At the Villa Rose (novel)
At the Villa Rose is a 1910 detective novel by the British writer AEW Mason, the first to feature his character Inspector Hanaud. The story became Mason's most successful novel of his lifetime. It was adapted by him as a stage play in 1920, and was used as the basis for four film adaptions between 1920 and 1940.
|Author||A. E. W. Mason|
|Publisher||Hodder & Stoughton (UK)|
The Musson Book Company (Canada)
Charles Scribner's Sons (US)
|Followed by||The House of the Arrow|
Inspector Hanaud, the well-known French detective, is on holiday in Aix les Bains when he is asked by a young Englishman, Harry Wethermill, to investigate the murder of a wealthy widow, Mme Dauvray. Mme Dauvray has been strangled and her valuable jewels, which she wore ‘with too little prudence’, are missing. Her maid Hélène Vauquier has been discovered upstairs, unconscious, chloroformed, and with her hands tied behind her back. Suspicion immediately falls on Mme Dauvray’s young English companion, Celia Harland, who has vanished. Celia is in love with Wethermill, and the latter pleads with Hanaud to take on the case in the unshakeable conviction that in spite of appearances Celia is innocent of the crime. Hanaud agrees to do so.
Mme Dauvray had been fascinated by spiritualism and part of Celia’s role as companion had been to stage séances for her and, as a supposed medium, to conjure up manifestations from the spirit world - which she did by acting and trickery. Hanaud discovers that she was to have conducted a séance on the night of the murder.
Adèle Tacé (who calls herself Mme Rossignol) is a practised criminal who has come to Aix specifically to steal Mme Dauvray’s jewels. In league with Hélène Vauquier, she professes disbelief in spiritualism and goads the old lady into holding a séance in which Celia will be expected to perform while bound hand and foot. To avoid being exposed as a fraud to Mme Dauvray and to her lover Harry, Celia agrees to co-operate, believing she can quite easily extricate herself. On the night, however, she is bound far more professionally and tightly than she had anticipated and, when unexpectedly secured to a pillar and gagged, realises that she is a prisoner. Seeing a man stealing in at the french window and recognising Harry Wethermill, Celia rejoices and expects release. But all he does is to check that her bonds are tight. Celia is unable to escape or to cry out as he strangles Mme Dauvray.
Wethermill, Hélène and Adèle search without success for the jewels, and are forced to suspend their efforts when they hear footsteps outside. Hélène voluntarily allows herself to be chloroformed, to avoid suspicion falling on her. Celia, meanwhile, is abducted and taken to Geneva, being kept alive solely so that she can tell the gang where the jewels are hidden. When the newspapers report that the missing jewels have been found by the police, the gang have no further use for Celia and they prepare to drug her and dispose of her body in the lake. Hanauld arrives just in time.
Mason left a fairly extensive account of the novel's genesis. Visiting a hotel in Richmond, Mason's attention was drawn to two names that had been scratched by a diamond ring in a window pane: Madame Fougère, a wealthy woman who had been murdered the year before at Aix les Bains, and that of her maid who had been found bound and chloroformed in her bed. He looked up the French newspapers and read the accounts of the real-life trial, keeping them tucked away in his mind for future use. The character of Celia came from a recollection of a conjurer and his daughter whom Mason had seen once or twice in provincial concert-rooms. A detail in the novel which fixes the time of the murder - a passing policeman closes a door and later finds it standing open again - came from a murder trial that Mason had attended at the Old Bailey. He recorded that the story, "detective and all, rolled itself out" over the course of two or three evenings while he dined in a restaurant in Geneva, overlooking the lake.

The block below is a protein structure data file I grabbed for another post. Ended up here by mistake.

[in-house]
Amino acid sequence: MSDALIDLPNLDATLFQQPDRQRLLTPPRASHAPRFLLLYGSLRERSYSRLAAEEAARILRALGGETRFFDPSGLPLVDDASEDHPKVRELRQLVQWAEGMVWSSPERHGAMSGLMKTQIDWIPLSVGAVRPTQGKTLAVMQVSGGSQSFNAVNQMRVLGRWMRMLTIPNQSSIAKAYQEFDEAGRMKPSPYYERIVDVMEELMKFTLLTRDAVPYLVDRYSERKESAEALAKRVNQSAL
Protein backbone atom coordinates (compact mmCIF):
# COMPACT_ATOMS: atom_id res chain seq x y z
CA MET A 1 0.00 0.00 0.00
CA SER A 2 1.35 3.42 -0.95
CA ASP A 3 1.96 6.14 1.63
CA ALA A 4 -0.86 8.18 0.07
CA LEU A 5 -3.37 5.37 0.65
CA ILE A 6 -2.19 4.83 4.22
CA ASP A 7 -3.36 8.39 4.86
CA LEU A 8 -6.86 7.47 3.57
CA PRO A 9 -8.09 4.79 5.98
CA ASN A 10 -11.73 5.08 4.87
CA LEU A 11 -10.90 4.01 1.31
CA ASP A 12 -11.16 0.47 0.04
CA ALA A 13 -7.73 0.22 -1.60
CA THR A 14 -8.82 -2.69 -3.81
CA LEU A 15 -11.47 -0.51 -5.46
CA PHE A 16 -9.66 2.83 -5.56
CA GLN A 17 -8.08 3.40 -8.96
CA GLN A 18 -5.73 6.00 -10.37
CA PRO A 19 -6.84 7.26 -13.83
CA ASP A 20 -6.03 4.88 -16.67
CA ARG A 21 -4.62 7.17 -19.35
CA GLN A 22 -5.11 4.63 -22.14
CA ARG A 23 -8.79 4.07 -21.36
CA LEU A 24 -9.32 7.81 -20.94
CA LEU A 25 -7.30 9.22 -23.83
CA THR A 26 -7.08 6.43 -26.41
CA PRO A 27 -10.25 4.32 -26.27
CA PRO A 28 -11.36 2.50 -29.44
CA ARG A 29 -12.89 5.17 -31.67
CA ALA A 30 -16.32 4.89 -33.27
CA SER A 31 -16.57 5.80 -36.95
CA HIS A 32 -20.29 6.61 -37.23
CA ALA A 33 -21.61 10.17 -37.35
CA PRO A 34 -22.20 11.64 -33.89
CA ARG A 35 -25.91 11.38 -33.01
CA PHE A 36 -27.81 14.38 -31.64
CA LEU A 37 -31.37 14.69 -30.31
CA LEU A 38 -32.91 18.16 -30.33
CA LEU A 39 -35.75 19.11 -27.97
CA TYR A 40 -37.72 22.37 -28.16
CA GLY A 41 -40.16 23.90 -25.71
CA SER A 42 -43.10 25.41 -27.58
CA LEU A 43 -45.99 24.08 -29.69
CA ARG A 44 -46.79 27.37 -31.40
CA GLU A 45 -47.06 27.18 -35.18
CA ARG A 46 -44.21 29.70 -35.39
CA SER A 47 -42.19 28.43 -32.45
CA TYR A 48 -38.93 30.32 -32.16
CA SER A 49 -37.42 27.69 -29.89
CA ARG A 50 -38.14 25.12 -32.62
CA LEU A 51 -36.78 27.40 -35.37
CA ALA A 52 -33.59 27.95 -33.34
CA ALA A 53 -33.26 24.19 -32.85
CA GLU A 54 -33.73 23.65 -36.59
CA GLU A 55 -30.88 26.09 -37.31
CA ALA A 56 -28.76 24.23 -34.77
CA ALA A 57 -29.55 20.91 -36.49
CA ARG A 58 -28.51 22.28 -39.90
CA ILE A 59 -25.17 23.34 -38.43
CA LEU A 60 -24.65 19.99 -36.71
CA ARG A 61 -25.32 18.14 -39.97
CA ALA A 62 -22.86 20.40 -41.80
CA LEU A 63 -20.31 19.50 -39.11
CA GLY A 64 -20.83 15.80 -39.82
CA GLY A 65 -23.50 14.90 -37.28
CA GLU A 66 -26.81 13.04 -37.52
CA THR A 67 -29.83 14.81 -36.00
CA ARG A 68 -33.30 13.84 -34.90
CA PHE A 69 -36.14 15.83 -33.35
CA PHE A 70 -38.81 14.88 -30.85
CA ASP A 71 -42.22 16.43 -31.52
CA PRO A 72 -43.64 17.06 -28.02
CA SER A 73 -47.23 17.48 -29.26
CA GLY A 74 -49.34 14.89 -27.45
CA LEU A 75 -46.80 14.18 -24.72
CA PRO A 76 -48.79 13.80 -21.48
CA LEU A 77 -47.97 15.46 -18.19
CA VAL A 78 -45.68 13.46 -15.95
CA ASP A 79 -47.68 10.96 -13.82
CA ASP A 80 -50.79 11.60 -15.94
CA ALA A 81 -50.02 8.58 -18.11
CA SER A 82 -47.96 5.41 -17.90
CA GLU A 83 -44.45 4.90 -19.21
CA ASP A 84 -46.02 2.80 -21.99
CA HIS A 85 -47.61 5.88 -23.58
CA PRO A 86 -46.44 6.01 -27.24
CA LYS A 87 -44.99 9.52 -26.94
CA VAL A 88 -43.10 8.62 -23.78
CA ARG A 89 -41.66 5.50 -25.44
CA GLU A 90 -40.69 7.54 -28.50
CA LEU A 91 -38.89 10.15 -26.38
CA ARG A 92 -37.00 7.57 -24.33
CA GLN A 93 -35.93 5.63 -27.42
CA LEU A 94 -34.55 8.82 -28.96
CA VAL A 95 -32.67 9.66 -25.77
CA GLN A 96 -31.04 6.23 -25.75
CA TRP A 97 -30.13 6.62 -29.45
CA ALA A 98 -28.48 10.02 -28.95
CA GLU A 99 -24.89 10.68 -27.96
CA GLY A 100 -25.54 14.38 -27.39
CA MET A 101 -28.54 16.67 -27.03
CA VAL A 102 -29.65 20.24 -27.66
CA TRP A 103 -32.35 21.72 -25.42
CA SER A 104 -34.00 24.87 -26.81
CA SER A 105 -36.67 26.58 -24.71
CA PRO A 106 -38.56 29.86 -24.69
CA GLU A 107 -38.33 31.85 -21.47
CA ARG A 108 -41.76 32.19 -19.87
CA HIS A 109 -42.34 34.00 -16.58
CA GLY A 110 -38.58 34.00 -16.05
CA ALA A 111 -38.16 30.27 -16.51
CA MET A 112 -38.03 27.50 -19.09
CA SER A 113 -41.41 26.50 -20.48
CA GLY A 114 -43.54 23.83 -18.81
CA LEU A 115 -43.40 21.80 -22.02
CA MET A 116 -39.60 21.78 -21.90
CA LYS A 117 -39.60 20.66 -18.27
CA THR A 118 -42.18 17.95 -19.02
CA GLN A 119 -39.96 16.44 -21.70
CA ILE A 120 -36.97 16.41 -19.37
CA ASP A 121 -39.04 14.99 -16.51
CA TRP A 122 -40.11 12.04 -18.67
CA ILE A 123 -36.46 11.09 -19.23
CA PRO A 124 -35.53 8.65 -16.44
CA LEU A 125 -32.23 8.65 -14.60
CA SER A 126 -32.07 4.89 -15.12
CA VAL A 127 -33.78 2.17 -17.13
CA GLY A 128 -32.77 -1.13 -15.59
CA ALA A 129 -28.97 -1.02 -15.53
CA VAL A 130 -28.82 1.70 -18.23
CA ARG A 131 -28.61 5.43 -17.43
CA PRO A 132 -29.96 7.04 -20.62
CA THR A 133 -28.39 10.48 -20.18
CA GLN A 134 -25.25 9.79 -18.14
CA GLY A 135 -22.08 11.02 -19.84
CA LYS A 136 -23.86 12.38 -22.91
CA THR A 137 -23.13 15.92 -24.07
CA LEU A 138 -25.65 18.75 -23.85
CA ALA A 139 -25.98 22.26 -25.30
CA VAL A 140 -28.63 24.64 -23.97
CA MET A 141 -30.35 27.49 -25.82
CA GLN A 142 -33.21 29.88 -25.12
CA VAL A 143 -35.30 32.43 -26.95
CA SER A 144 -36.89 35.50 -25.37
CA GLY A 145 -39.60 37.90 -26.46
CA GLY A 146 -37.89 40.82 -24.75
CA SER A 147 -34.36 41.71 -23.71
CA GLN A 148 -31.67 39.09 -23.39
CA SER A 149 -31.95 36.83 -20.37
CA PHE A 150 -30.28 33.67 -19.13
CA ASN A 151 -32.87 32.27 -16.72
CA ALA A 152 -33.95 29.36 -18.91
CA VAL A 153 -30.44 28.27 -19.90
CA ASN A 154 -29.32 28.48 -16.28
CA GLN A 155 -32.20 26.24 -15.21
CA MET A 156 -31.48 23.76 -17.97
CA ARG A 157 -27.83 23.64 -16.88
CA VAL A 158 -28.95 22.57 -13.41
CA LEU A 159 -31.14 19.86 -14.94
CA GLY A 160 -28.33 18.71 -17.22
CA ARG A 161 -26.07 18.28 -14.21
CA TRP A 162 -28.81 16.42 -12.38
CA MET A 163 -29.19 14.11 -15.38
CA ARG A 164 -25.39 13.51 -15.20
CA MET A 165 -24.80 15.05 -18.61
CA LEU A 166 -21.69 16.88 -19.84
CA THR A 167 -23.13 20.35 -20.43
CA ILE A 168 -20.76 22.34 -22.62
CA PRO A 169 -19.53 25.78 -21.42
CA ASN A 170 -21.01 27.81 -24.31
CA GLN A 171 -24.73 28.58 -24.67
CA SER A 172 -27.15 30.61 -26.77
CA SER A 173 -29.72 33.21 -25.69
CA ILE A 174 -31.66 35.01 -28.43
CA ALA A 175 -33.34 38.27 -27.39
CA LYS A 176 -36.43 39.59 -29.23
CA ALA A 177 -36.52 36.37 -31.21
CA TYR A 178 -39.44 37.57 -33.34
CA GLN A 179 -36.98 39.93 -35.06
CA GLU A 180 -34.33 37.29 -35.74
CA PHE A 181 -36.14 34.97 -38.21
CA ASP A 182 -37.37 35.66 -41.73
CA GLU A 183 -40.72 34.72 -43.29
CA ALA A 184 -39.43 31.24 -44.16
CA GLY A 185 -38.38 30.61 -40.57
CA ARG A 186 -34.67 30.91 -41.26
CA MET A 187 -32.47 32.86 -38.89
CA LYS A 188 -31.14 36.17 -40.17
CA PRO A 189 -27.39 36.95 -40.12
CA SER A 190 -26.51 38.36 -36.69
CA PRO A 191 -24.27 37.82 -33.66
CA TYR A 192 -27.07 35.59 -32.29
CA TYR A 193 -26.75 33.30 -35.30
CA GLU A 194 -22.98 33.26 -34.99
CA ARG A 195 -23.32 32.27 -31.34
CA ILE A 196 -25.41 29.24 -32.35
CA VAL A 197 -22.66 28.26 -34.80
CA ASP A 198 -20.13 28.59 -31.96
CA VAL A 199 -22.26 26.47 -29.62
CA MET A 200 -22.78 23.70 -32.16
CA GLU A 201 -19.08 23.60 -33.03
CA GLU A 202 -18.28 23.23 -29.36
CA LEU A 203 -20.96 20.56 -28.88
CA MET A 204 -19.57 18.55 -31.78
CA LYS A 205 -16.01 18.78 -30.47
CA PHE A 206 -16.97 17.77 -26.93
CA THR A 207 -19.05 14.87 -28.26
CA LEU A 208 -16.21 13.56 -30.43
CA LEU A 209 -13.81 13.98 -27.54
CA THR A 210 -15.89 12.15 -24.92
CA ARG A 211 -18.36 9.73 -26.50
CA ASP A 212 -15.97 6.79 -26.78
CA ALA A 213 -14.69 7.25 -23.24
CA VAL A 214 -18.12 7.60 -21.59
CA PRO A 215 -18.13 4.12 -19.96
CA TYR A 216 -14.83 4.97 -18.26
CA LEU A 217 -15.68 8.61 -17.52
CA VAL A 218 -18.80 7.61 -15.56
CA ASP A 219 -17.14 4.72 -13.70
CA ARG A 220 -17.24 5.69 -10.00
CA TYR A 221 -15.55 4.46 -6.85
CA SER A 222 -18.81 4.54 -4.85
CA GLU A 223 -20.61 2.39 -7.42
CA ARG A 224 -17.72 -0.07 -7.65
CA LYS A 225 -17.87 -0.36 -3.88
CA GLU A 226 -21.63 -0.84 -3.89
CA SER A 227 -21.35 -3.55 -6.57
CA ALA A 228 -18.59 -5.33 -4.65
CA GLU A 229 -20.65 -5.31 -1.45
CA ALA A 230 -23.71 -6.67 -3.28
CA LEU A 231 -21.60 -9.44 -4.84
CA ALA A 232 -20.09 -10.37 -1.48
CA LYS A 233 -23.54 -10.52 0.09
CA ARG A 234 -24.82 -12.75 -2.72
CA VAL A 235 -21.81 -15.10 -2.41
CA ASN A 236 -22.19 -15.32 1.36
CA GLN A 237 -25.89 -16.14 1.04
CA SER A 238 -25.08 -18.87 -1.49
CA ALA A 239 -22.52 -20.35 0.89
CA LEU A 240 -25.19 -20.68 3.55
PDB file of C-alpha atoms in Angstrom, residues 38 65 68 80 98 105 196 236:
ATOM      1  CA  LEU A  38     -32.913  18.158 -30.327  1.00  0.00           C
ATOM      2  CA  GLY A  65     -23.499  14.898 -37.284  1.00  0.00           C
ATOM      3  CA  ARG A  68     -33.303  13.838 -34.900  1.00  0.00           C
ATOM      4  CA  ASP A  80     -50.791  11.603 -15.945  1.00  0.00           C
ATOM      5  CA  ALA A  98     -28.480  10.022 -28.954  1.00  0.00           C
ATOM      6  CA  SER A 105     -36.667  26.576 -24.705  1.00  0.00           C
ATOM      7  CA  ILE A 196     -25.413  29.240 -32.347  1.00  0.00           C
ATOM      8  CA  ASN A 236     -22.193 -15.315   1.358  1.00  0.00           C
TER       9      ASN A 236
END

On its publication in book form in 1910 the novel received a warm reception, and it achieved a circulation greater than any other of Mason's novels. According to The British Weekly, it was "one of the best, most artistic, most engrossing detective stories ever written", with other papers also echoing its praise. In 1940 Hugh Walpole called it "The best detective novel of the last thirty years".
Writing in 2017, Martin Edwards called At the Villa Rose “a landmark of the genre” in which real-life source material is blended with phoney spiritualism, baffling but logical detective work, and an unexpected villain. Its main flaw, he thought, is a lopsided story structure in which the murderer is revealed part way through the book, with the later chapters amounting to an extended flashback.
In July 1926 the novel became the first to be transmitted over the air as a BBC serial. Mason himself presented an introductory talk on the book's genesis, then read it (in abbreviated form) over five succeeding nights.
Mason's stage version of the novel, also called At the Villa Rose, opened at the Strand Theatre, London, on 10 July 1920, with Arthur Bourchier in the role of Hanaud, Kyrle Bellew as Celia [sic] and Harcourt Williams as Wethermill. The play was unusual in that the identity of the murderer is revealed from the start but with the tension maintained until the end. The play was a success and became the most financially satisfactory of any that Mason wrote.
- Green, Roger Lancelyn (1952). A. E. W. Mason. London: Max Parrish.
- Edwards, Martin (2017). The Story of Classic Crime in 100 Books. London: The British Library. ISBN 978 0 7123 5696 1.
Bargainnier, Earl F. Twelve Englishmen of mystery. Bowling Green University Popular Press, 1984.